(1) “You can keep it,” said Harry, laughing at how pleased Ron was.
(2) “I always said he was off his rocker,” said Ron, looking quite impressed at how crazy his hero was.
(Harry Potter and the Sorcerer’s Stone, p.200, p.302)
(3) His questions showed me how complex and mysterious were certain institutions of the Church which I had always regarded as the simplest acts.
(James Joyce, Dubliners)
In (3), it seems that subject-verb inversion has occurred after interrogative phrase, probably because of the heaviness of the subject. Can I similarly invert the sentence in (1) and (2)?
If so, are they just options, or is there some semantic difference, for example emphasizing the clause?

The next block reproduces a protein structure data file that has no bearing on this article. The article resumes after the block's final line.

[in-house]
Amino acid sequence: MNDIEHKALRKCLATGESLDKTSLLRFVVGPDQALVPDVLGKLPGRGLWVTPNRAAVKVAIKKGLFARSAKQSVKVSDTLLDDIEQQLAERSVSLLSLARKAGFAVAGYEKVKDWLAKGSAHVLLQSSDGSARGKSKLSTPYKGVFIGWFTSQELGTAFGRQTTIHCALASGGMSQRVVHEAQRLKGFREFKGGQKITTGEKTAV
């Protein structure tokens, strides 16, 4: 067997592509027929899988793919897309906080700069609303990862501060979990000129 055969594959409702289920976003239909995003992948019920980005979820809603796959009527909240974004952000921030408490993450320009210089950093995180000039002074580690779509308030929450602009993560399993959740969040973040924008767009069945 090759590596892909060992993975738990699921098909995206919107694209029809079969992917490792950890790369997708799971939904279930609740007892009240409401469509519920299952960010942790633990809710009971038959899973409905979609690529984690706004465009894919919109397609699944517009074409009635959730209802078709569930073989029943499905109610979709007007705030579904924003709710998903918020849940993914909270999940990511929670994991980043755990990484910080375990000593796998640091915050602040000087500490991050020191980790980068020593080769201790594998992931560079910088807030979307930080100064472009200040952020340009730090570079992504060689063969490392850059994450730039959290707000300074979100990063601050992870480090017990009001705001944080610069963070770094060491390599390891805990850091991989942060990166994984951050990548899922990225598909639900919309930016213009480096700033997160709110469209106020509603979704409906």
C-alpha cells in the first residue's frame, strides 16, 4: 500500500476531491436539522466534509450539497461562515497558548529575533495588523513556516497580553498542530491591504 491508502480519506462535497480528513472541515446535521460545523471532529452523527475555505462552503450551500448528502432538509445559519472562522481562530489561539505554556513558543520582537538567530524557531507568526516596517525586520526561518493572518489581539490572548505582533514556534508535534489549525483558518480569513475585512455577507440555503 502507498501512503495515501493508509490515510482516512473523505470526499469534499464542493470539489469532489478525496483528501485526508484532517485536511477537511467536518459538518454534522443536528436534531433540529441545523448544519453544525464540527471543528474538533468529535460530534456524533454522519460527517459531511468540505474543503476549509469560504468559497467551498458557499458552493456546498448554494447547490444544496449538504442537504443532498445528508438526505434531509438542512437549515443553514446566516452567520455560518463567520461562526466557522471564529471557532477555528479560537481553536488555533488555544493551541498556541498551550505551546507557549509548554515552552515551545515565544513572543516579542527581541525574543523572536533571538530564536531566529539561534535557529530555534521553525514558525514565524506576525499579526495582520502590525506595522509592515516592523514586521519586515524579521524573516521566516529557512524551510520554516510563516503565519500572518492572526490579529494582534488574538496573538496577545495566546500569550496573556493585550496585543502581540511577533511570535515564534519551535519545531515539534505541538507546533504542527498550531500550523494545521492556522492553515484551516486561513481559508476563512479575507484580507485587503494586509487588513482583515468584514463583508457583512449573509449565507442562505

These are not interrogatives but free relatives; otherwise your analysis is spot-on.
Yes, it is the weight of the subject NP (14 words!) which licenses the inversion. And No: that doesn’t license inversion with lighter subjects.
But don’t suppose that Joyce performs this inversion because his subject is heavy. Joyce was perfectly capable of expressing this gracefully and colloquially if he had wanted to, and in fact this sentence stands out as awkward in its context. It does so because Joyce wants it to: it’s a mimetic device which represents in its very syntax the confusion the boy feels, the “foolish and halting” answers he gives to the priest’s questions.
Source : Link , Question Author : Listenever , Answer Author : StoneyB on hiatus